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Spike Charger review: Spike Charger

Spike Charger

Kent German Former senior managing editor / features
Kent was a senior managing editor at CNET News. A veteran of CNET since 2003, he reviewed the first iPhone and worked in both the London and San Francisco offices. When not working, he's planning his next vacation, walking his dog or watching planes land at the airport (yes, really).
Kent German
4 min read

Editor's note: This review concerns a prototype version of the Spike Charger. The eventual product available to consumers will see a different version that does not use the charging sticker described here.


Spike Charger

The Good

The Spike Charger successfully powers your cell phone without a wired connection.

The Bad

The Spike Charger has a cumbersome design and setup process.

The Bottom Line

The Spike Charger delivers wireless power to your cell phone but there are better competing products for the time being.

Even in an increasingly wireless world, you still need those pesky wires to charge your cell phone. But as charging technology gets more high tech, even that requirement is changing just a bit. Earlier this year we reviewed the WildCharger, which delivers power to handsets without a wired connection. Now we look at a different take on the concept with the Spike Charger from Wizdex. As with the WildCharger, the Spike Charger doesn't do away with wires completely; you still use an electrical outlet, but you don't connect anything to your phone. The Spike Charger works with almost any model of cell phone but it's neither as elegant as the WildCharger nor is it quite as effective. As such, we'll wait for the second-generation model. At $40, the Spike Charger isn't excessively cheap, but it costs half as much as the WildCharger.

The Spike Charger consists of three parts: an AC adaptor, the charging base, and a charging "sticker" that you attach to your phone. The final component is the most important as it delivers the juice to your handset. The sticker is a paper-thin plastic rectangle about the size of two quarters put together. Attaching it to your phone involves a few steps but it takes just about a minute if you follow the directions carefully. First, attach the sticker's positive and negative connectors to the corresponding conduction points on the battery. Reversing the polarity isn't a huge worry; the battery won't explode or anything, but the charger won't work if you get it wrong. The connectors use an adhesive material, but they're easily removable and they won't damage the battery.

After attaching the connectors, you'll need to replace your battery and cover while wrapping the sticker around to the outside of your phone and affixing it to the rear face. Finally, connect the charging base to an electrical outlet before placing the phone on the base with the sticker facing down. If you've done everything correctly, your phone should start charging immediately. A green LED on the charging base will flash to show that charging is underway.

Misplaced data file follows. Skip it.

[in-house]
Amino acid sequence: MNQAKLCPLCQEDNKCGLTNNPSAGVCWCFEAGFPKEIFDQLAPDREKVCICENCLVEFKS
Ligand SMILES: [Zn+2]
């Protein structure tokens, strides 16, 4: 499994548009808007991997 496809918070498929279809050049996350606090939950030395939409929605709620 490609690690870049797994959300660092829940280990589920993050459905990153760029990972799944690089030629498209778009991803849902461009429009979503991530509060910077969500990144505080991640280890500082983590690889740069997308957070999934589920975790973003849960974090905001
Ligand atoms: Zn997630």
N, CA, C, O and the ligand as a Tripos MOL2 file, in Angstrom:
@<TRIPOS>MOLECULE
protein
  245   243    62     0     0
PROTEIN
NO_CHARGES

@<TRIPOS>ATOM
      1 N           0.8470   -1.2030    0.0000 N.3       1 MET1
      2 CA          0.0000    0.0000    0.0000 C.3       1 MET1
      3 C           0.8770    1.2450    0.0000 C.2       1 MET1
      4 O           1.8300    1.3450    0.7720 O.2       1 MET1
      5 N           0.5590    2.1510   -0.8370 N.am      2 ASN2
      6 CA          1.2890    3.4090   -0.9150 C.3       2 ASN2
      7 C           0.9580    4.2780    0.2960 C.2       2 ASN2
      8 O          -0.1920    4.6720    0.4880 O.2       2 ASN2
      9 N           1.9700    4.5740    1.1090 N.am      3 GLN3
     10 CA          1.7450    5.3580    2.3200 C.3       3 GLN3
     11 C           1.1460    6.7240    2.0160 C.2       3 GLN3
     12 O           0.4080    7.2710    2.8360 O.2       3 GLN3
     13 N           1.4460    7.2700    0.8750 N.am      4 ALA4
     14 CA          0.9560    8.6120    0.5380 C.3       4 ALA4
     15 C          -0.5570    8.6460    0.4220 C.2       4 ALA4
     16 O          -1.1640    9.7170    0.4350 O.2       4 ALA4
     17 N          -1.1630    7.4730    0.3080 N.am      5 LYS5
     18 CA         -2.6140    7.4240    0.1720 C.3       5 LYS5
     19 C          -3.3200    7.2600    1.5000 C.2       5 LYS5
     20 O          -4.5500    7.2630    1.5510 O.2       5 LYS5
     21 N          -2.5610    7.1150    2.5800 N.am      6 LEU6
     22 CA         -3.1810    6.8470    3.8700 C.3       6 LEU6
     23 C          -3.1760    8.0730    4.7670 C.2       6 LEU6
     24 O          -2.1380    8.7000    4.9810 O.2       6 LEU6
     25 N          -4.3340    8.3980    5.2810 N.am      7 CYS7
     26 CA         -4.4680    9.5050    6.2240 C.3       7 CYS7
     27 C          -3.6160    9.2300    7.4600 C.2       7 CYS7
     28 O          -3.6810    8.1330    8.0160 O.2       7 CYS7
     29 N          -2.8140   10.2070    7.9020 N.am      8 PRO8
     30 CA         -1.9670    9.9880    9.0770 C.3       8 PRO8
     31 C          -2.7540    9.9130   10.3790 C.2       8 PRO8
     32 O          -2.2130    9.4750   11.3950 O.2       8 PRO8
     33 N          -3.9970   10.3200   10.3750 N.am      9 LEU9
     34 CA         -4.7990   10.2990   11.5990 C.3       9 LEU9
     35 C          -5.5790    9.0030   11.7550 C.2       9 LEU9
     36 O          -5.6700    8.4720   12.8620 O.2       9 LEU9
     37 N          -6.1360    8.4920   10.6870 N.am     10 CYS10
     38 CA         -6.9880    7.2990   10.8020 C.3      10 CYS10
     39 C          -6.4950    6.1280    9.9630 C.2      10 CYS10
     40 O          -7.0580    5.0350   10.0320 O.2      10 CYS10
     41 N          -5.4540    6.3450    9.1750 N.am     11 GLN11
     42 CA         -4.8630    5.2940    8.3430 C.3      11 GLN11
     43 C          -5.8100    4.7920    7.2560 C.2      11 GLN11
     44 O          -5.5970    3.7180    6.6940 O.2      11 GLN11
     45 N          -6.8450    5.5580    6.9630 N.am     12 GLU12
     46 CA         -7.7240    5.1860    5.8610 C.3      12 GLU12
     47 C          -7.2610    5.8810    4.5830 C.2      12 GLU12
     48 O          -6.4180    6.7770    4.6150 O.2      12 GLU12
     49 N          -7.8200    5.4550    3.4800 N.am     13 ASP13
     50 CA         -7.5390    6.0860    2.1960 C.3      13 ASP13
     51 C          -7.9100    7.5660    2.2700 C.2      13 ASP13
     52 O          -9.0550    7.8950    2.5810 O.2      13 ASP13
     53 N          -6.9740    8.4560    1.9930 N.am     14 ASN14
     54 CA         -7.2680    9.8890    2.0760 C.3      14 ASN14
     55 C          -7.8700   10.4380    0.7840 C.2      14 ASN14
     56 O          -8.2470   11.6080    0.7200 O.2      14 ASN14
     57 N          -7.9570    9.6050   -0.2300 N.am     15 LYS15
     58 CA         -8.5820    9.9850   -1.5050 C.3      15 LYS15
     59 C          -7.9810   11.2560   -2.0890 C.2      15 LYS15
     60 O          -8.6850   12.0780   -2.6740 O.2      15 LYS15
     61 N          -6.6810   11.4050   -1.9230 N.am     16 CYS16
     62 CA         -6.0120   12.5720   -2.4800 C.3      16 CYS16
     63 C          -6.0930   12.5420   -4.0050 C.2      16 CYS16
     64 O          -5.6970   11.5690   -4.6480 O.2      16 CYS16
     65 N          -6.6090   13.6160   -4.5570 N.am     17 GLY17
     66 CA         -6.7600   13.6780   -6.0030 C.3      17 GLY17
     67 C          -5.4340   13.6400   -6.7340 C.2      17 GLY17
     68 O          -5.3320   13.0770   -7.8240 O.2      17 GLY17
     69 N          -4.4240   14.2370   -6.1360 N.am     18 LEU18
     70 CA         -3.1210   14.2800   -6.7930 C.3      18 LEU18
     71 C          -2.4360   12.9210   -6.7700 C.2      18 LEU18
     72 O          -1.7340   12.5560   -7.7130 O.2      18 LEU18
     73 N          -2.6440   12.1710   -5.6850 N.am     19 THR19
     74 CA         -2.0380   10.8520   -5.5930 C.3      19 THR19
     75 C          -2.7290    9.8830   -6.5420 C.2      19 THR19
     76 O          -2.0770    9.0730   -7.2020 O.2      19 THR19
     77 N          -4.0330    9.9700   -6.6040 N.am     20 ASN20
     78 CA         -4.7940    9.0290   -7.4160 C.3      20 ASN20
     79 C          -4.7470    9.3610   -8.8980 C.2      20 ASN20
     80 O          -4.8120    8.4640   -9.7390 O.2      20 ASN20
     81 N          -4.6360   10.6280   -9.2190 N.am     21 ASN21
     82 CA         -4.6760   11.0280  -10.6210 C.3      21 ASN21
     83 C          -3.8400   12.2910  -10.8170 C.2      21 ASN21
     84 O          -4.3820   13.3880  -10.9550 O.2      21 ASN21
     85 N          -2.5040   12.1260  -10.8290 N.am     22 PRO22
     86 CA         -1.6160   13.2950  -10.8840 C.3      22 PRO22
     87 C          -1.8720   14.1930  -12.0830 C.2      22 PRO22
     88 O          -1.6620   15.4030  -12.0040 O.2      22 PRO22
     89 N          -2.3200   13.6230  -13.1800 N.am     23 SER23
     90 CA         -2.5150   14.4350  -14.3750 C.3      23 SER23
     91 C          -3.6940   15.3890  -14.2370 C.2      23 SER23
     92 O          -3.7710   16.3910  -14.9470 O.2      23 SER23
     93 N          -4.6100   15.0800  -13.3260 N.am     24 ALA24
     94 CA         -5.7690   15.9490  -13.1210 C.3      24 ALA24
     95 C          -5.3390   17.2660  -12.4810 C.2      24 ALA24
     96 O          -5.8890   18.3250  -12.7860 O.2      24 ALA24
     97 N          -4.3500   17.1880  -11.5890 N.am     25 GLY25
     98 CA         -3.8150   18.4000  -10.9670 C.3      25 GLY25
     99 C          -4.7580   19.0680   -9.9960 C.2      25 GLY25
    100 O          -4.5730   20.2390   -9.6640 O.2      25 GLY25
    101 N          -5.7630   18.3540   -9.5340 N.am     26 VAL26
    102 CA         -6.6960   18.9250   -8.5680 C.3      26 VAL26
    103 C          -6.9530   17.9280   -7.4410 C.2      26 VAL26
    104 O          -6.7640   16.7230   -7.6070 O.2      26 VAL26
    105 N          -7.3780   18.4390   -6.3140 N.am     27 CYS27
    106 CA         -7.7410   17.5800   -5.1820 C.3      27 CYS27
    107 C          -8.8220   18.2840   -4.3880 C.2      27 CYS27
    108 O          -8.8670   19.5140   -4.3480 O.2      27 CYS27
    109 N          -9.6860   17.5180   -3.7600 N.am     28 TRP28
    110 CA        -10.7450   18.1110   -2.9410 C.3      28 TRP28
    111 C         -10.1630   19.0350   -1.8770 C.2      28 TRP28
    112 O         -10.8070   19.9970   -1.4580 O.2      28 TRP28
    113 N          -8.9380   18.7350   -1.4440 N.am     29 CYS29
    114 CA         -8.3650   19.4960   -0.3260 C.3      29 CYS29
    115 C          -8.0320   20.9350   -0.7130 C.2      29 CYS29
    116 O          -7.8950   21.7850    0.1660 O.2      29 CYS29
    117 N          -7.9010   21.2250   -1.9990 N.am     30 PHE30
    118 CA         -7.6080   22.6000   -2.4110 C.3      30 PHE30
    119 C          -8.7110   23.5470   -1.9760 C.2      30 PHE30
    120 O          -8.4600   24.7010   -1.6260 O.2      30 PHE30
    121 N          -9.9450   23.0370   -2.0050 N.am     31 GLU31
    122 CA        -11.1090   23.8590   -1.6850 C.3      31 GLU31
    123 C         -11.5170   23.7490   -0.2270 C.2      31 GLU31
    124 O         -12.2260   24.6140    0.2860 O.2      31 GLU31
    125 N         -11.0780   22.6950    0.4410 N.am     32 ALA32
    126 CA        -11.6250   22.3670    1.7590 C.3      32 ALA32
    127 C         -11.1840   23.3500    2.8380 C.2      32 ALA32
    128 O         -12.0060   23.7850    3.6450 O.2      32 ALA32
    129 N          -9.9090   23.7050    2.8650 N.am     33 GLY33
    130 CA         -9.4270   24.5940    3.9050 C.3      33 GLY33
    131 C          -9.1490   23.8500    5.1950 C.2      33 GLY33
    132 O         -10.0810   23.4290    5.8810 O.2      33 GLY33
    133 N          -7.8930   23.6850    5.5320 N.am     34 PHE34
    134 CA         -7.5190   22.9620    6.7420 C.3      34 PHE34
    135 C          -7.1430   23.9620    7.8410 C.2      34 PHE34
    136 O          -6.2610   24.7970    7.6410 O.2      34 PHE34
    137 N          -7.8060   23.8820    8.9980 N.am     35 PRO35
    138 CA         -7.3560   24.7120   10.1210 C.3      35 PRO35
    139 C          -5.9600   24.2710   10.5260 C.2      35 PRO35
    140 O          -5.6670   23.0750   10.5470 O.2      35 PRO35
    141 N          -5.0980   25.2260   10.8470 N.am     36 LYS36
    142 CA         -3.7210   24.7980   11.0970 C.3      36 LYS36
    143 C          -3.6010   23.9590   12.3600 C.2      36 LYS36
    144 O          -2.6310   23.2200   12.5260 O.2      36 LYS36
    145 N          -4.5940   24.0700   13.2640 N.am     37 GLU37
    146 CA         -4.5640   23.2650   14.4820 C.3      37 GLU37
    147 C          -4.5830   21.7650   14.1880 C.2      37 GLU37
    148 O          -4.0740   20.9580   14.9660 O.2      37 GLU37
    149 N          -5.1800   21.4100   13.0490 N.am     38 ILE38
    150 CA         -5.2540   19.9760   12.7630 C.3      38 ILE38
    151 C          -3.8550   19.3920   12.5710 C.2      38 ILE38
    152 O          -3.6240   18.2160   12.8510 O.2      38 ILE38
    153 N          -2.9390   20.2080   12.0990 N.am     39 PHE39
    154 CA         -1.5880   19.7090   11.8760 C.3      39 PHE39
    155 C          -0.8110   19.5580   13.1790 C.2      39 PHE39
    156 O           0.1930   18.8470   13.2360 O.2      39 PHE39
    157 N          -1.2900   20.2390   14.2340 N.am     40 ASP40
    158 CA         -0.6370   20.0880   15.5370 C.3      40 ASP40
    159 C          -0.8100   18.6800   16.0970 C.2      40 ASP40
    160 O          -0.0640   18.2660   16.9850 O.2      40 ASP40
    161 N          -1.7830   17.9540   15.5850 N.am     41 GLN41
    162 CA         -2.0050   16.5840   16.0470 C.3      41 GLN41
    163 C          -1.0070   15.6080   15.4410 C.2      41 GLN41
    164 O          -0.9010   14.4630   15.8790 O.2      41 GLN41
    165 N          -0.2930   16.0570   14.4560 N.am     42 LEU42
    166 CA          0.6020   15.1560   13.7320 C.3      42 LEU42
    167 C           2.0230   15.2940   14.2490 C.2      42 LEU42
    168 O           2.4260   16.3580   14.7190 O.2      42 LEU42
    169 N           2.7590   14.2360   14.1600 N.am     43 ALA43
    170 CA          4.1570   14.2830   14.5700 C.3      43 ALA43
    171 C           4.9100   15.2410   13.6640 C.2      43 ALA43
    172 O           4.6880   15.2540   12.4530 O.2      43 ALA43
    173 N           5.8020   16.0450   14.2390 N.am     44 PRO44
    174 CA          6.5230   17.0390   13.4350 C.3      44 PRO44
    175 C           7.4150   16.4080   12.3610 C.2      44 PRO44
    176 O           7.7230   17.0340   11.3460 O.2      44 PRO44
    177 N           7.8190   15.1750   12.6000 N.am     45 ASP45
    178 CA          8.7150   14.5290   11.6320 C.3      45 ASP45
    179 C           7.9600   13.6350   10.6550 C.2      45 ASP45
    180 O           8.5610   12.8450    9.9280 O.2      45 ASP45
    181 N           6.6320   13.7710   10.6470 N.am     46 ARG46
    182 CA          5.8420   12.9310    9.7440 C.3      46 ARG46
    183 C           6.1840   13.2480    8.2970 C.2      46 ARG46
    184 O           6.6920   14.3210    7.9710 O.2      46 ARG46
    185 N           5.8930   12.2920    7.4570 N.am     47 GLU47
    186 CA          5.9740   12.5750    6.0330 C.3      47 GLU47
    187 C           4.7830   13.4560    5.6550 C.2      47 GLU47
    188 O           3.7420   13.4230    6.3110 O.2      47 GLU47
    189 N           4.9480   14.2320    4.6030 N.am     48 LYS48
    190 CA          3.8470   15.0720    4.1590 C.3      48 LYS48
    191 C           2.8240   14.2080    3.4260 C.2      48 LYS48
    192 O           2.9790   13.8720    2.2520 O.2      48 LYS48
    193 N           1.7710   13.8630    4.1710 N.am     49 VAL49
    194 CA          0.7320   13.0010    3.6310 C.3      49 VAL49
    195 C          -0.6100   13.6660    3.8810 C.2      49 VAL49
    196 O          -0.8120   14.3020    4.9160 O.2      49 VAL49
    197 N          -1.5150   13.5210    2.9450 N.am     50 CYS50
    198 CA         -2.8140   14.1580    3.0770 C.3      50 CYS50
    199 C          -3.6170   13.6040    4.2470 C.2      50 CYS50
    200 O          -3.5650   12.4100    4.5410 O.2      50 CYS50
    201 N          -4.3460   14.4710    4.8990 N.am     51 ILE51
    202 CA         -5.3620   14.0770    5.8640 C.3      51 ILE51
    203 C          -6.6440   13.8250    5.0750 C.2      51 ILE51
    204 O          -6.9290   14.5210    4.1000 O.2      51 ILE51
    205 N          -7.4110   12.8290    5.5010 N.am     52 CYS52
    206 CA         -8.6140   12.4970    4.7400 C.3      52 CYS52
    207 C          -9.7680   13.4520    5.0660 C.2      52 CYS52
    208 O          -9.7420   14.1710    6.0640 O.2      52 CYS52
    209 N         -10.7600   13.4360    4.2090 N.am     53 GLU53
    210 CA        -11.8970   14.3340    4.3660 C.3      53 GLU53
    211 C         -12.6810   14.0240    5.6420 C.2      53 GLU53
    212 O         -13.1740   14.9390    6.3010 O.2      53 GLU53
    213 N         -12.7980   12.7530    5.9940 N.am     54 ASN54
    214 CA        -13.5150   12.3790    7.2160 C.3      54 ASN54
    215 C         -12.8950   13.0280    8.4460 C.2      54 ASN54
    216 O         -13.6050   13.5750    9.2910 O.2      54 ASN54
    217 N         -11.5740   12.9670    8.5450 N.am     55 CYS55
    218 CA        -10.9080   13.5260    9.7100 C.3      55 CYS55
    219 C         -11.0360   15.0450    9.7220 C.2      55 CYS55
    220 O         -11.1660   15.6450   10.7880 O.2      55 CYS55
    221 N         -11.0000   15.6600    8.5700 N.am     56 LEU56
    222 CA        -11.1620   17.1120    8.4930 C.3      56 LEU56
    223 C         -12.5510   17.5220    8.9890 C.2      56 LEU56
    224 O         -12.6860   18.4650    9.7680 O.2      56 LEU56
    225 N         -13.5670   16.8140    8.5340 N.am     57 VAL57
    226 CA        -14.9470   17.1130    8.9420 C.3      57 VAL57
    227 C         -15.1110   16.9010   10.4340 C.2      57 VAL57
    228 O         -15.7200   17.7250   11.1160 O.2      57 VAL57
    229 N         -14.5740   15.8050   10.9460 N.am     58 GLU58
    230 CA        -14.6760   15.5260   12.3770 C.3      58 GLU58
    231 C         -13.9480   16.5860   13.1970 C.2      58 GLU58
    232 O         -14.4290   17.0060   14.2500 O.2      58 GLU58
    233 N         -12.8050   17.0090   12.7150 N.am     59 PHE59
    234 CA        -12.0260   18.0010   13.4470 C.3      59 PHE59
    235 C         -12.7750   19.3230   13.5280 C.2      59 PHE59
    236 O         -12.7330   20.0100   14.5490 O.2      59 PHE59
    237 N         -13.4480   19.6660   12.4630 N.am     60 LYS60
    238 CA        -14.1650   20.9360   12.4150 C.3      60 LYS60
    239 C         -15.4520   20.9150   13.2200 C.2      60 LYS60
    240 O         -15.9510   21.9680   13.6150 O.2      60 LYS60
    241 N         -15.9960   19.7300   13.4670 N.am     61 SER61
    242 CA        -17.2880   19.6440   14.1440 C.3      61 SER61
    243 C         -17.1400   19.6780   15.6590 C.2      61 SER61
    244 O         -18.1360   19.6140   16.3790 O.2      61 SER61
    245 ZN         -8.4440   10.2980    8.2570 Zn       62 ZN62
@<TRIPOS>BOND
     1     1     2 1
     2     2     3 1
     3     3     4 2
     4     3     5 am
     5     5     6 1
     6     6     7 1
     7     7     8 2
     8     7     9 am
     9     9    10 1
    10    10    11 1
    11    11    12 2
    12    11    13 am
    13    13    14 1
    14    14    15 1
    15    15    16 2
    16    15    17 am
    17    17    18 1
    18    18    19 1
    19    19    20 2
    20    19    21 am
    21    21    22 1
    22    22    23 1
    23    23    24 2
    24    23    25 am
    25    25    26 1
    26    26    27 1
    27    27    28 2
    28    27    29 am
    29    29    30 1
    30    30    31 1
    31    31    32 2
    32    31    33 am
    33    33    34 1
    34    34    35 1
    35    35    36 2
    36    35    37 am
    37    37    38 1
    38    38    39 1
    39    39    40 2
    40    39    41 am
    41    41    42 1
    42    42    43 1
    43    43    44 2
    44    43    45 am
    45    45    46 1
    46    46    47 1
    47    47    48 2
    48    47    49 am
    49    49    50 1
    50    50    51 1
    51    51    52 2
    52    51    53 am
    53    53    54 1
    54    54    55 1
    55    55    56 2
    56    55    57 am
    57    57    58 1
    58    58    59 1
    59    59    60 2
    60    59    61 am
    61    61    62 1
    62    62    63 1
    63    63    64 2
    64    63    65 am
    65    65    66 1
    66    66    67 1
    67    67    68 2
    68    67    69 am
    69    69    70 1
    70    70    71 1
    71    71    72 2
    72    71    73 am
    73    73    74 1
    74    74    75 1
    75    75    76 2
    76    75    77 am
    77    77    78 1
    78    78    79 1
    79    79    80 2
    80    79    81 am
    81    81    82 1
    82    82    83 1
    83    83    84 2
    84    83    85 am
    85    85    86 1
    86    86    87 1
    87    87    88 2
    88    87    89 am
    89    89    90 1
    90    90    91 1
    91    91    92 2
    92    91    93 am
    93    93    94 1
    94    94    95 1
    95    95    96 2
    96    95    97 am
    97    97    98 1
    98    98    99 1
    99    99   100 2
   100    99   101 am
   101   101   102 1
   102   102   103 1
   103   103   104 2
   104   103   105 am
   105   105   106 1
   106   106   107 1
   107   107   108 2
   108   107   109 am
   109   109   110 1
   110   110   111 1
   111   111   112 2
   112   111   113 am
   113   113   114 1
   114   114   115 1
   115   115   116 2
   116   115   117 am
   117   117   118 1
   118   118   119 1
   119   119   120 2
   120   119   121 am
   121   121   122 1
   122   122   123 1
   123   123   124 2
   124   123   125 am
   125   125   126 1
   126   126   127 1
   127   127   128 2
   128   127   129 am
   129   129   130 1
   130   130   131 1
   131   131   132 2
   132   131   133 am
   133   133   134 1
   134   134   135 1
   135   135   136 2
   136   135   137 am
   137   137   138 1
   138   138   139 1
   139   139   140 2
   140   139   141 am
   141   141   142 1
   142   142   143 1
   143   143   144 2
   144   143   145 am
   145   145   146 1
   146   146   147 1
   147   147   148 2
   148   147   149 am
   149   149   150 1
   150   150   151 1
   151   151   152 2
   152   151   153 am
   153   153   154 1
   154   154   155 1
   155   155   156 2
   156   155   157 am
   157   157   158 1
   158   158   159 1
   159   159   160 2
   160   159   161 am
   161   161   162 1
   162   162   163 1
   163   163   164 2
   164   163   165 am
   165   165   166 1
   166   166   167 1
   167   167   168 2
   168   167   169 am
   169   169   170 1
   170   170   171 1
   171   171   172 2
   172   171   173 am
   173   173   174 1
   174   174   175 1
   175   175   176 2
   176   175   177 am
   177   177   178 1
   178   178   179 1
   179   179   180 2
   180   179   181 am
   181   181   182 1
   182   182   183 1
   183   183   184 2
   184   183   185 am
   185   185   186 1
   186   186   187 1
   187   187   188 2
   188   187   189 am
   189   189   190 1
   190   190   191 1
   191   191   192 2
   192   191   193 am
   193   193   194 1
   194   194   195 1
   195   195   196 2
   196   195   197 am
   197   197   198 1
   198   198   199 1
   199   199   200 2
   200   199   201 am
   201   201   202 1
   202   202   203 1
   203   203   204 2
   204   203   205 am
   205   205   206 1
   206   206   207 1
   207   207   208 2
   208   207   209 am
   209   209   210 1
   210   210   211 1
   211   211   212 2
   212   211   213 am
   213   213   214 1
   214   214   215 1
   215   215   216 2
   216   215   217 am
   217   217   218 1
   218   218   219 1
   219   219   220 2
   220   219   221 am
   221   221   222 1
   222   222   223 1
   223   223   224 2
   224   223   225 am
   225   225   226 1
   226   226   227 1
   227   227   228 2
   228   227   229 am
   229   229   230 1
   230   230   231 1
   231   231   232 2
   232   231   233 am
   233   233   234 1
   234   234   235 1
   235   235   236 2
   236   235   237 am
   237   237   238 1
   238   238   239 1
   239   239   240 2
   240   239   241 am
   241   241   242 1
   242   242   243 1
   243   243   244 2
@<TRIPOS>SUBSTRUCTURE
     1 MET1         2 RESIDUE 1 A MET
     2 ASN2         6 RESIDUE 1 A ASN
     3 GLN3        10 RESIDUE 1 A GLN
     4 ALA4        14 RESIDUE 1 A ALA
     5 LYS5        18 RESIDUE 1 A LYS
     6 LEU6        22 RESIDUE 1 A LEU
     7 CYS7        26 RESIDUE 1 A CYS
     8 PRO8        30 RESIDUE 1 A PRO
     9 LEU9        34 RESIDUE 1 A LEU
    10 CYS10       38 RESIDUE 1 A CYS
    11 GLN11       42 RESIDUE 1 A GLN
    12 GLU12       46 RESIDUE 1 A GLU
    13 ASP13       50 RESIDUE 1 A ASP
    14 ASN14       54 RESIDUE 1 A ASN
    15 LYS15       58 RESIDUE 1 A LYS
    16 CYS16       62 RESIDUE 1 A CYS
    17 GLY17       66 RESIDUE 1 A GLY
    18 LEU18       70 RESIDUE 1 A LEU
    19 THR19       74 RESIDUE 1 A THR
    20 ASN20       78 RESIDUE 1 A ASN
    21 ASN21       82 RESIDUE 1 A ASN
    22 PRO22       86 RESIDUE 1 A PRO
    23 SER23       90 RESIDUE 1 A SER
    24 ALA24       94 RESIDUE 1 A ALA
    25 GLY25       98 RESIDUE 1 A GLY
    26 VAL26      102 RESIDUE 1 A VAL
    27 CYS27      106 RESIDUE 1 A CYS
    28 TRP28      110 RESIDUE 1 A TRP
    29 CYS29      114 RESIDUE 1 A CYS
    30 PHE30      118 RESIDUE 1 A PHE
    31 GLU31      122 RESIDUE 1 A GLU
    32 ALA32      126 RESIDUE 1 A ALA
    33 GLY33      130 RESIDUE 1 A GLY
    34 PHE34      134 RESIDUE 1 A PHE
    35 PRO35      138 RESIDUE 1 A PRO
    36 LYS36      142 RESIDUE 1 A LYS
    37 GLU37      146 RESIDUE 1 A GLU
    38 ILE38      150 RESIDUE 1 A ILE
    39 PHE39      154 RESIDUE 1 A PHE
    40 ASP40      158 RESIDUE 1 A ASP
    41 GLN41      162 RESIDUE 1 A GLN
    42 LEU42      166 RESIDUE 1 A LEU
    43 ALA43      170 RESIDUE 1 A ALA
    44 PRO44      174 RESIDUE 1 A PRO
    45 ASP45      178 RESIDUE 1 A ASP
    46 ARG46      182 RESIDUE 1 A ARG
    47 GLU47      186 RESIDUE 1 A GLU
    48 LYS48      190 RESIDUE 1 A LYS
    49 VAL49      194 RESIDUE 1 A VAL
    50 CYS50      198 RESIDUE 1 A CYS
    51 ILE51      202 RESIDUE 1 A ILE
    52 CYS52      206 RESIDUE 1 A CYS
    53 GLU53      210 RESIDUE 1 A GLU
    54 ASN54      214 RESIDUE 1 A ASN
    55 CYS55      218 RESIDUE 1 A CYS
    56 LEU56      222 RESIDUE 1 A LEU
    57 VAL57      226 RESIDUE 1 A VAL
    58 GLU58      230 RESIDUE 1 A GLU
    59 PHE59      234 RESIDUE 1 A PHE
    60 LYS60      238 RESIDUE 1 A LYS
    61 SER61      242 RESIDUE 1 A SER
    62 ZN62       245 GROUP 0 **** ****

We tested the Spike Charger with a Sony Ericsson S710a and a Nokia 6131. Both phones started charging immediately but we noticed that that S710a couldn't charge all the way. That may have something to do with the phone but the battery meter never went above about 80 percent. Also, even when we knew the phone was receiving power, the S710's battery indicator never registered that as such. Fortunately, we had better luck with the Nokia handset. We were able to charge it all the way, and it took about the same amount of time as a standard charger. We didn't run full battery tests on either phone but each handset's charge seemed to last for a respectable period. Likewise, we didn't try using the Spike Charger on a completely dead battery.

Those issues aside, our main complaints center on the Spike Charger's design and setup. While you could place a phone anywhere on the WildCharger's base, the Spike Charger's base has a very specific charging point in its center. Unless you put your phone on that exact spot, the charging won't commence. Even when you place it in the correct position, the slightest touch will suspend charging. Indeed, when we left the Spike Charger for a couple of hours we noticed it would turn off at unexplained moments. Moreover, we weren't crazy about affixing a sticker to our phone. Not only is a bit unsightly, but also we just don't like applying an adhesive to any of our gadgets. It didn't leave any marks, and we could remove it when not in use, but it's still a bit unsightly.

The setup process also is rather clumsy. Depending on the shape of your phone's battery and the fit of the battery cover, it can be difficult to place everything correctly. Particularly on the S710a, we had to play with the sticker for a few moments to attach it securely. And even once we got it right, the whole arrangement was still rather cumbersome. On the upside, the sticker will work with more than one model of cell phone. In comparison, the WildCharger is compatible only with the Motorola Razr V3.

Sure, we had a few complaints, but the Spike Charger does accomplish what it sets out to do. Eeven better, Wizdex says it is designing a new model that will ditch the sticker entirely. Instead it says it is working with a few manufacturers to embed the Spike Charger technology directly into phone batteries. We'll wait for that product to give the Spike Charger our most sincere endorsement.